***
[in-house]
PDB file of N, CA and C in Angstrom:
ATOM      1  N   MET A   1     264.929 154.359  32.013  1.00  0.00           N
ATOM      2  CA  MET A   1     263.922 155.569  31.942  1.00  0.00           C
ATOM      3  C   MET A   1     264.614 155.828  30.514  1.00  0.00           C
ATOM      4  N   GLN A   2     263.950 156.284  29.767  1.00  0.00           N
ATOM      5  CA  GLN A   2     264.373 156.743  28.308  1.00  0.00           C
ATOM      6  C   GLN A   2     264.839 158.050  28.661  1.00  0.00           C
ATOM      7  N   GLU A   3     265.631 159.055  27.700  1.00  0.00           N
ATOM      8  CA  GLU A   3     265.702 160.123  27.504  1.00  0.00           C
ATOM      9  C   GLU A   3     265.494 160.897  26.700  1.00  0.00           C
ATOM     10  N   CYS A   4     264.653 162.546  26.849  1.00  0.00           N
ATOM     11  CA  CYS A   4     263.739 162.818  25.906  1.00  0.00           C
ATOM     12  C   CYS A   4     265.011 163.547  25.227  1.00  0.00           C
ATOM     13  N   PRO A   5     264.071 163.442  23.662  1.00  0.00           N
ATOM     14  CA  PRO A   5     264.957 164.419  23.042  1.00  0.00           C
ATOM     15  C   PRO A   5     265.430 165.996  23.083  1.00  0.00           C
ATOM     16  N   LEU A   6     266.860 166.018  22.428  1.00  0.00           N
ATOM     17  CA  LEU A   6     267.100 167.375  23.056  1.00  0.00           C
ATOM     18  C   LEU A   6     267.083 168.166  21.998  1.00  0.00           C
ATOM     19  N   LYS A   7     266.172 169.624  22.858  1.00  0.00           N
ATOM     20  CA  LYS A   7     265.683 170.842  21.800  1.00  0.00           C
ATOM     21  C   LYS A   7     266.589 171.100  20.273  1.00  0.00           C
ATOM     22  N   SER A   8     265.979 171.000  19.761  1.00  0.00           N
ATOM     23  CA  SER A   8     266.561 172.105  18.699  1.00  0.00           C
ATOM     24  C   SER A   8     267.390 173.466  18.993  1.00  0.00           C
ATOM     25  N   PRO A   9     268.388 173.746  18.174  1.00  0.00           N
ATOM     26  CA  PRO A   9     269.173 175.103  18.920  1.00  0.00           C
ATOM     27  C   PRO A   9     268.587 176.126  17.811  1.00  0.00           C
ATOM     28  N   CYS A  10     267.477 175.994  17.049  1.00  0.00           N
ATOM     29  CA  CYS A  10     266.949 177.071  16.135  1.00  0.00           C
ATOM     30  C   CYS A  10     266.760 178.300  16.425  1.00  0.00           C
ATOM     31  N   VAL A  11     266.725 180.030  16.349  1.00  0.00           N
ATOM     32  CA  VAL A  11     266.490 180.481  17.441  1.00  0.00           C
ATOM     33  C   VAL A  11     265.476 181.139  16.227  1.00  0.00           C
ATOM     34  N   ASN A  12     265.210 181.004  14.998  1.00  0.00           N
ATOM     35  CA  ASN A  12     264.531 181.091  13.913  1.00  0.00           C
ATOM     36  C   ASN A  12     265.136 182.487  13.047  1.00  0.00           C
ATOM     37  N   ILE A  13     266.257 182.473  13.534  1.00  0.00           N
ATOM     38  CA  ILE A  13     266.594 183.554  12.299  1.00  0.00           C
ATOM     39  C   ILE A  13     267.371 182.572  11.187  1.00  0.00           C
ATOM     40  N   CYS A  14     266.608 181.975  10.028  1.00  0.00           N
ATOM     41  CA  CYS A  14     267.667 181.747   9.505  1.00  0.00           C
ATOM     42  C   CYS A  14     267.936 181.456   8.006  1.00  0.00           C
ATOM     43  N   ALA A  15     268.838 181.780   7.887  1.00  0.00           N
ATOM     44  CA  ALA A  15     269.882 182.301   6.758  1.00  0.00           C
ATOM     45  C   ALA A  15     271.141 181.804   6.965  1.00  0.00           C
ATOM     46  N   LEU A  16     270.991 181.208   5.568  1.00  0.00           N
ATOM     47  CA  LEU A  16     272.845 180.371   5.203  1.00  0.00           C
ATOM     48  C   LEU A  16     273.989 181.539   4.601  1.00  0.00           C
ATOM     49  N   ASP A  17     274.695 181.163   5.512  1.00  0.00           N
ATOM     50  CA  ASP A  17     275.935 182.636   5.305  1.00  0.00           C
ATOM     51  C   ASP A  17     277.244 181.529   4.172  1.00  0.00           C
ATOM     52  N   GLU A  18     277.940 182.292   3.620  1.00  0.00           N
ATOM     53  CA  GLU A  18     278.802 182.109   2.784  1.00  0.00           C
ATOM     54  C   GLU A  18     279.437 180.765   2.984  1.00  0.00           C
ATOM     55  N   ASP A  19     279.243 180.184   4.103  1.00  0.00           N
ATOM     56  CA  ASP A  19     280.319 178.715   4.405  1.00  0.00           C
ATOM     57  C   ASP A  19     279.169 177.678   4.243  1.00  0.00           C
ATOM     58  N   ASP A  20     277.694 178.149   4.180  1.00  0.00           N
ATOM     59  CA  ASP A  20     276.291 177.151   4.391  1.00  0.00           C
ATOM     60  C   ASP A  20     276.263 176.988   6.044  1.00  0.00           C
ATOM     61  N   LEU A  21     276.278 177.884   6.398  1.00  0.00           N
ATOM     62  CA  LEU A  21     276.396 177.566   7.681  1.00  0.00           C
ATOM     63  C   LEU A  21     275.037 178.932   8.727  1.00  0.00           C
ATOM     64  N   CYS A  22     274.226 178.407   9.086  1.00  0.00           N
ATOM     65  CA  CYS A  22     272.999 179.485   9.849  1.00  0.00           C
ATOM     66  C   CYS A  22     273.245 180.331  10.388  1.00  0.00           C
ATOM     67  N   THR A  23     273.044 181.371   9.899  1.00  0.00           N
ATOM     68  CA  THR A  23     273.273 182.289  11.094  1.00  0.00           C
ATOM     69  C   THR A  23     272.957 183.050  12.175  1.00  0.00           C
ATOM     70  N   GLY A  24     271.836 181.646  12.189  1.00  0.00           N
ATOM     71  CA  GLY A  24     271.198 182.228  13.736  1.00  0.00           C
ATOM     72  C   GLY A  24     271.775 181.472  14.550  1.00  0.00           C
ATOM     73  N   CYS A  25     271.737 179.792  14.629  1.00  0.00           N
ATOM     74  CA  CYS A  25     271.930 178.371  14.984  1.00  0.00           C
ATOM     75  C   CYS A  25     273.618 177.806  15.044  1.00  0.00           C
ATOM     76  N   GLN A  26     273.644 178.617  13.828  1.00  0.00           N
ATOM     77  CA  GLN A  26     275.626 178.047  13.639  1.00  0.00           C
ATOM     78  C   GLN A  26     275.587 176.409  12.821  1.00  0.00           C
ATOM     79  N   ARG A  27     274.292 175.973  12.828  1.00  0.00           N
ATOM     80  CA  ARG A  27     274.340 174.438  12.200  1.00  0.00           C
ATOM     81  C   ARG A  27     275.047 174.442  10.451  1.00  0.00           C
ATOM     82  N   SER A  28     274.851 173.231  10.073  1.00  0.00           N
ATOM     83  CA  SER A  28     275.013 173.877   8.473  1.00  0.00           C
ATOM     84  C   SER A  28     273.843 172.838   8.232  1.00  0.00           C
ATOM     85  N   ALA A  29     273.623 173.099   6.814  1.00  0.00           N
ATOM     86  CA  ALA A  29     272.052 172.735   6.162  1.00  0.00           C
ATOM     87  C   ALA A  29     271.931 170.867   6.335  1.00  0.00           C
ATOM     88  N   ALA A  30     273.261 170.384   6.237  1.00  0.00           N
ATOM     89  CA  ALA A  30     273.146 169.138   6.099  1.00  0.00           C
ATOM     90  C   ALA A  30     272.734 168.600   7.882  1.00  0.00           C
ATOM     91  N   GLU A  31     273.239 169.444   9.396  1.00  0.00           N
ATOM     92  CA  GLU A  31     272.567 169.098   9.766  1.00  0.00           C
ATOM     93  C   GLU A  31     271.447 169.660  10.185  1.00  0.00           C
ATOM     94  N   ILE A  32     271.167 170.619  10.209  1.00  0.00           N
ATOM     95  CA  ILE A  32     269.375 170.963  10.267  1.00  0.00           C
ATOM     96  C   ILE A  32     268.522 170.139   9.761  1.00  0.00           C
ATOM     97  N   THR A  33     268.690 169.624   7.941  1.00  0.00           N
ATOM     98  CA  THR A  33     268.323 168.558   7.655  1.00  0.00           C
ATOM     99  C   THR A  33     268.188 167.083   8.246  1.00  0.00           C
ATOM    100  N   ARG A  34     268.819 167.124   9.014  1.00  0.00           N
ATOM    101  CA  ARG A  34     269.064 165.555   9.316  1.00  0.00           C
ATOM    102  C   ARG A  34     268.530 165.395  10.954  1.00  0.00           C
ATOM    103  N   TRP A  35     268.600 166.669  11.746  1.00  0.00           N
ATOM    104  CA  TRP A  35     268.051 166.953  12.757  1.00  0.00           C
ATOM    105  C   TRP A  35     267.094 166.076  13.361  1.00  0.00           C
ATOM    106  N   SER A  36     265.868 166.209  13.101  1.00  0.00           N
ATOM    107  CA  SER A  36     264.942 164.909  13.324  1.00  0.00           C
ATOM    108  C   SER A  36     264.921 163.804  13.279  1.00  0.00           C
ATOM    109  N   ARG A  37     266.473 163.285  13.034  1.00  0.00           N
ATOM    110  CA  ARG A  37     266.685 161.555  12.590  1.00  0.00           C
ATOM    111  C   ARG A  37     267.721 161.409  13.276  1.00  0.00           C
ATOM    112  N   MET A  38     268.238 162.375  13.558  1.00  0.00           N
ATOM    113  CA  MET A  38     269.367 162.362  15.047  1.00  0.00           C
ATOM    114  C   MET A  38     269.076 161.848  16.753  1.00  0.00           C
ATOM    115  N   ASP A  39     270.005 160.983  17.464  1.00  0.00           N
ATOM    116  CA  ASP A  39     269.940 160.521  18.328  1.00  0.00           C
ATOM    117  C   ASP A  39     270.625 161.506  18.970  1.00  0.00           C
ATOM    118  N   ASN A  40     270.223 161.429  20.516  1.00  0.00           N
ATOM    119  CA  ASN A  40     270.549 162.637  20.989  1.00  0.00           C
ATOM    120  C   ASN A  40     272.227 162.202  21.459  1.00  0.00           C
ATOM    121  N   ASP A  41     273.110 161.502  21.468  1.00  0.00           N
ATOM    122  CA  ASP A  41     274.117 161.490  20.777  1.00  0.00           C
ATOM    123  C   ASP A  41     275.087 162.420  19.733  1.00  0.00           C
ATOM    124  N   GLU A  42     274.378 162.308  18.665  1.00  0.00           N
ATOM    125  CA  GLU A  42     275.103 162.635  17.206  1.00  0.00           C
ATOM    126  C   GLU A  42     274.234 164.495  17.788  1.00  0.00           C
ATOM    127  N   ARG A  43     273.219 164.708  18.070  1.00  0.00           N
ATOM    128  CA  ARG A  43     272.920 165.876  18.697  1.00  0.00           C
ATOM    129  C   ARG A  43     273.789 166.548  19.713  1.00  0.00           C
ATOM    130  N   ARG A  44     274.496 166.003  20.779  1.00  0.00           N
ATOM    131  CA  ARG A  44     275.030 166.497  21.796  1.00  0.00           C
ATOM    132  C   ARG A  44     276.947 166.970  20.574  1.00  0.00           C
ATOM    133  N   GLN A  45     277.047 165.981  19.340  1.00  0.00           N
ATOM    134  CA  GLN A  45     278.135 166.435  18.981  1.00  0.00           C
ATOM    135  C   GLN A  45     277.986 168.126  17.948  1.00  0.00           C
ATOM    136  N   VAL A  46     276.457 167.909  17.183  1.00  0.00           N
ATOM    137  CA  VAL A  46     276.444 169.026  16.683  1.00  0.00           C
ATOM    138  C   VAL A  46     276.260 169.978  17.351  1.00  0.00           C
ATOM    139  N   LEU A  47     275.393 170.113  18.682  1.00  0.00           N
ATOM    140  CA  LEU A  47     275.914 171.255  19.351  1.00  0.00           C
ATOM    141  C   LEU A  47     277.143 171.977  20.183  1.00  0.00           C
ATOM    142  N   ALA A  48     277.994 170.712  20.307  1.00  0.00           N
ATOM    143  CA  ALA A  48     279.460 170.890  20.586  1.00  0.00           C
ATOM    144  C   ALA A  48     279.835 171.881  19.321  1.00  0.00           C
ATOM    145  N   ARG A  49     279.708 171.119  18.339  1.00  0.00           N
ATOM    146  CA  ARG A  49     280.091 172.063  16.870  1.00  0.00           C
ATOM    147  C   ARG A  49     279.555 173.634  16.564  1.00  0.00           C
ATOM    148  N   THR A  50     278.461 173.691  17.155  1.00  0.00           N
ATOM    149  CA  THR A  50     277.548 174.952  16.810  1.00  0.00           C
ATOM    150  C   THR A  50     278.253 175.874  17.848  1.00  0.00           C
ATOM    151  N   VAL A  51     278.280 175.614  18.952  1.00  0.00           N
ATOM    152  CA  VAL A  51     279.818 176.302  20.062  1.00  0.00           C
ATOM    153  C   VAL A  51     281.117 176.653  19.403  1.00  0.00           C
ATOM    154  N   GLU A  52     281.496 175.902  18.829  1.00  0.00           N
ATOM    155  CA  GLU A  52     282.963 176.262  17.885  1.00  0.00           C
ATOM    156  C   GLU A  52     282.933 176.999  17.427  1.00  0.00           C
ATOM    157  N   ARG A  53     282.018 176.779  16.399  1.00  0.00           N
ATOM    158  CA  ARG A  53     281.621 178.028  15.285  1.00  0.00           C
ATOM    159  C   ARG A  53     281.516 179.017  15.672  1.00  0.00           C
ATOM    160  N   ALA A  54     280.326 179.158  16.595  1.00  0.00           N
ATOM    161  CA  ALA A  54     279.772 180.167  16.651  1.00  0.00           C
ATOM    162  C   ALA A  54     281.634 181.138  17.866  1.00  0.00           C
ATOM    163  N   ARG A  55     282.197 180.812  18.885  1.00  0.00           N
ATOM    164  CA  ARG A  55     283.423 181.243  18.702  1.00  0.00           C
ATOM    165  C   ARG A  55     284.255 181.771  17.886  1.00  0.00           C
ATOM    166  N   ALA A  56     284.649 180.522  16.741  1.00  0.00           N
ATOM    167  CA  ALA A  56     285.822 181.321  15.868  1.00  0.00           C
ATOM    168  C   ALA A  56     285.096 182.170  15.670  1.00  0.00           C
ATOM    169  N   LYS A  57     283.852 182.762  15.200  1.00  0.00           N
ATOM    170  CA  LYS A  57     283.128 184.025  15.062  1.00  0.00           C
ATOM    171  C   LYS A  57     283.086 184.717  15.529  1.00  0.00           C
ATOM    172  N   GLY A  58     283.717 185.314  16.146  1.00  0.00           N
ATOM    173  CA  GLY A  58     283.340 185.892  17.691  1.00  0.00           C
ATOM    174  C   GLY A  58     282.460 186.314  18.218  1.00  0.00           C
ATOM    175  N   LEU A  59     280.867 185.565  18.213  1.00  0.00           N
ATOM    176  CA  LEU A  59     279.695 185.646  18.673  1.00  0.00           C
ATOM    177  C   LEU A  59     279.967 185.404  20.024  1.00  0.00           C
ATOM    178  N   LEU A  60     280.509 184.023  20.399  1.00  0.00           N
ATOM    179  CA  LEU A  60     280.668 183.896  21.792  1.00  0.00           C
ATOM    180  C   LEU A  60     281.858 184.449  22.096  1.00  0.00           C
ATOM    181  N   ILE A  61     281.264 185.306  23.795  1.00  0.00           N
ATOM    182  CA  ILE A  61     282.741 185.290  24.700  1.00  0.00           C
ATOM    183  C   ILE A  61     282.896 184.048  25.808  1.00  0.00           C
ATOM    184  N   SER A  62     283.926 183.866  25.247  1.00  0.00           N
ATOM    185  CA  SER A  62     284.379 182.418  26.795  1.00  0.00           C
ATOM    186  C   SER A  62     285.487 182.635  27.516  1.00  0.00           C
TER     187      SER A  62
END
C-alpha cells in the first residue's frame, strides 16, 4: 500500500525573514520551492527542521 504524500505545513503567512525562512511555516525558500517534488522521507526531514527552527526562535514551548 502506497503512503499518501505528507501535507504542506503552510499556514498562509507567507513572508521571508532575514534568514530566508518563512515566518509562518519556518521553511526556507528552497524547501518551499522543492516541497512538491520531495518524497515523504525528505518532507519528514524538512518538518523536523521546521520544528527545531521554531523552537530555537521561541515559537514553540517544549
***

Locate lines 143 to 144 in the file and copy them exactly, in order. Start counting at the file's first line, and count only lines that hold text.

ATOM    141  C   LEU A  47     277.143 171.977  20.183  1.00  0.00           C
ATOM    142  N   ALA A  48     277.994 170.712  20.307  1.00  0.00           N